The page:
Detroit Tigers general manager Al Avila told reporters in his year end press conference that “changes are coming.” He wanted the team to get younger, and payroll was “not going to go up.” Heading into the winter meetings, speculation has ranged from the Tigers gradually reducing payroll while getting younger and more athletic, to the club holding a desperate fire sale to slash payroll at the expense of fielding any sort of a decent baseball team.
Right now, they don’t need free agents to fill roster vacancies. Better health, improvement from their young pitchers and addition by subtraction could push the team that contended until the last day of the 2016 team into the playoffs without any expensive additions.
In his first season as the Tigers’ general manager, Avila inherited a roster that required replacing two starting pitchers, a starting catcher, two starting outfielders, and five veteran relief pitchers. They called that a “reboot.”
This offseason, only two regular players— Erick Aybar and Jarrod Saltalamacchia— are free agents and two others— Cameron Maybin and Frankie Rodriguez— had team options for 2017. The free agents will walk away, and the club has exercised one of the two options. The net savings is over $12 million.
Avila told Dan Dickerson in this interview on MLB.com that the Tigers intend to keep the window of contention open in 2017 while looking for ways to also improve in the seasons beyond.
"The two-year window, I don't know exactly how that became a real big story last year," Avila said. "But I like to look at it as a window of opportunity, wherever that opportunity takes us. So I'd like to keep the window open as long as it makes sense for the Detroit Tigers. That's really my goal, is to have a larger window of opportunity to move forward for many, many years to come."
The Tigers will listen to offers on any players, including Justin Verlander and Miguel Cabrera. Any team willing to pay those salaries will not give up players of equal value in a trade. Yet, Avila has not taken the opportunity to debunk such rumors, but Detroit’s asking prices for their premium players is understandably very high.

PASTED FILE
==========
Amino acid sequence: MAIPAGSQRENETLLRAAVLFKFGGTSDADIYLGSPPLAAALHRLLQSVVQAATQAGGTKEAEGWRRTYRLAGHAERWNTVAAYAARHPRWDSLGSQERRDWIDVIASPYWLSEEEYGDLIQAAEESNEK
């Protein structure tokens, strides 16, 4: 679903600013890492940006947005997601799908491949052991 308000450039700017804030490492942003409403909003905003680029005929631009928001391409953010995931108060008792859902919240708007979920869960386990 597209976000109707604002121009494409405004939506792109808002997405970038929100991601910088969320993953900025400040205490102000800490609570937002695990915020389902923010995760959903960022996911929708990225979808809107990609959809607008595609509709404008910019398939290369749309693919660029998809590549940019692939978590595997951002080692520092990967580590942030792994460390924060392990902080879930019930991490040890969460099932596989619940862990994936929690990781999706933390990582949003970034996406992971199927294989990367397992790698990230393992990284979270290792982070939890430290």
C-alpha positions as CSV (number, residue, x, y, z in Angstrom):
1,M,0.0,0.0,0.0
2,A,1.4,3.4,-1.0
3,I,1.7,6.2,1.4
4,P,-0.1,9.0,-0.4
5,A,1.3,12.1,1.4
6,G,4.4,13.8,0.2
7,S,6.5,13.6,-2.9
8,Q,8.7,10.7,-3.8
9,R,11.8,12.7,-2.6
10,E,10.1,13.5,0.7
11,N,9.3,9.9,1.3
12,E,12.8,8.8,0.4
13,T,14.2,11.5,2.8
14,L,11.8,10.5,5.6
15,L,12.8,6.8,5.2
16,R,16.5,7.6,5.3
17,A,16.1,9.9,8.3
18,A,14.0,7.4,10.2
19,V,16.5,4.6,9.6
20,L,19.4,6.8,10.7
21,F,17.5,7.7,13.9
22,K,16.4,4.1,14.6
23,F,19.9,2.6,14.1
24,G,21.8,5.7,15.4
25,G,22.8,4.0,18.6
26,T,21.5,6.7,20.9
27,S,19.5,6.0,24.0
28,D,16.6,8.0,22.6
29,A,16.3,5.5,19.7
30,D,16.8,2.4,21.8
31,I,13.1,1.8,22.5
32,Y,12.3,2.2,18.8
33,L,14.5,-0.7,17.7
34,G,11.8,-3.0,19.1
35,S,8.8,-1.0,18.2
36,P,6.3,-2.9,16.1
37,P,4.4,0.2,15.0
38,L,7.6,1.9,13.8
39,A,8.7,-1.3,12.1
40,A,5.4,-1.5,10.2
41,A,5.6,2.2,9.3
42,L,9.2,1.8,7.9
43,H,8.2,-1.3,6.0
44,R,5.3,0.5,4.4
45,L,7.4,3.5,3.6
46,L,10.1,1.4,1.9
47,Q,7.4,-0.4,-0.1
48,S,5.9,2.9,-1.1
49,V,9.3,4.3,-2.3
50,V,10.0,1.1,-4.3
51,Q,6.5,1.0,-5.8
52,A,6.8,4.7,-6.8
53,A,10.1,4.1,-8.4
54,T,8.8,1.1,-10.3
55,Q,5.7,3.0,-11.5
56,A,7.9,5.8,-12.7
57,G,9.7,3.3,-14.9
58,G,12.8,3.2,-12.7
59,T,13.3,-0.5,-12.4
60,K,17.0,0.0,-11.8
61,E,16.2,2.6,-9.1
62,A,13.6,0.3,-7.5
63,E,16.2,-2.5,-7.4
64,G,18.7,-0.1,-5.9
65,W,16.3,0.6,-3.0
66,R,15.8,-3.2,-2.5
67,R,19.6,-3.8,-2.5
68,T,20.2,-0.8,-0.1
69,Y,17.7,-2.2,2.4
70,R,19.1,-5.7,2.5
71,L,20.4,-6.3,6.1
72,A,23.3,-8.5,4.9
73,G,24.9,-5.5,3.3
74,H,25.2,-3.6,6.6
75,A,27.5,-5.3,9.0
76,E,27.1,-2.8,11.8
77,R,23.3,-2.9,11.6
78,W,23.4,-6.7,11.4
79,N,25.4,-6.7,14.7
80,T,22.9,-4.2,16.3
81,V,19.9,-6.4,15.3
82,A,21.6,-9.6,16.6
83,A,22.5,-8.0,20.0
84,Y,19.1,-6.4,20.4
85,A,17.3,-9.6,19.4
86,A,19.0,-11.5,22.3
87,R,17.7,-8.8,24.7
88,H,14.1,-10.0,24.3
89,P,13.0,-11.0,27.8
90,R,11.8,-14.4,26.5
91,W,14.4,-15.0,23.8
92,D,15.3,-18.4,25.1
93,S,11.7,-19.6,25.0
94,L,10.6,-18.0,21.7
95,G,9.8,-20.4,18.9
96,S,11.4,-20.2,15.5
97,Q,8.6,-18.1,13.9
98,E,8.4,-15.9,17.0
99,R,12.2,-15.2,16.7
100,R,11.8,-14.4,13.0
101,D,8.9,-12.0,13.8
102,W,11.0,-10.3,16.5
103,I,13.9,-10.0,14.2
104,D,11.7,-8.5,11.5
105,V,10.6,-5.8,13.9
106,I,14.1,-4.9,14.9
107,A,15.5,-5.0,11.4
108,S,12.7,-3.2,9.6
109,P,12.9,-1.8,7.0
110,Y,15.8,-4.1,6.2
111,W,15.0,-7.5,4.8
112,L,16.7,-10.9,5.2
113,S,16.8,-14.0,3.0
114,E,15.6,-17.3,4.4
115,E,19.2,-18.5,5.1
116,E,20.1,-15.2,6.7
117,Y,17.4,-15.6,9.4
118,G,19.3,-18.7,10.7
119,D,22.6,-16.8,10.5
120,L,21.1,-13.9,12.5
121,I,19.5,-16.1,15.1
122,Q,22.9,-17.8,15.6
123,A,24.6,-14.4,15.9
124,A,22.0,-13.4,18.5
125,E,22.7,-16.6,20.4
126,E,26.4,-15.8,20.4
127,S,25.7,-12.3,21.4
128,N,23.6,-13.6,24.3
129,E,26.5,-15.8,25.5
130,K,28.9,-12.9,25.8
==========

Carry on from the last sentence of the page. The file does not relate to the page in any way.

Avila would like to fill some vacancies now and in future seasons, before they occur. Ideally, he would trade an expensive outfielder for two young outfielders. The team could get younger, faster, better defensively, and less costly. That makes sense. A full rebuild does not.
"We're going to go out and talk to 29 other clubs and see how we can start, little by little, making this team leaner, younger, more efficient, and at the same time, staying competitive, trying to get to the playoffs," Avila said. "That's where the tightrope is that we're walking on."
The Tigers have profited by trading stars while trimming payroll, but this offseason is different. David Price, Yoenis Cespedes, and Joakim Soria were swapped at the 2015 trade deadline for Michael Fulmer, Matt Boyd, Daniel Norris, Jacoby Jones, and more, but they gave up pending free agents on a team that was not contending that season.
The Tigers don’t need to dramatically slash payroll, either. Considering luxury tax consequences, Detroit is about $17 million over the new tax threshold of $195 million. Trading J.D. Martinez, who carries a $9.2 million “cap hit” only gets them half way there. Keeping him gives the team a shot at contending in 2017, another shot at trading him at the deadline if needed, and a potential compensation pick.
After the 2017 season, $60 million in contacts will expire for Martinez, Rodriguez, Mike Pelfrey, and Mark Lowe, plus options on Ian Kinsler and Anibal Sanchez. Upton may also opt out after 2017. That presents a better opportunity than the present for major roster reshuffling.
Standing pat also has consequences. Detroit could lose three outfielders and their closer by the end of next season. Plus, Avila would again be in a financial straitjacket, unable to make any roster additions during the season because the payroll is maxed out. A few targeted moves to solve these issues makes sense. A full rebuild does not.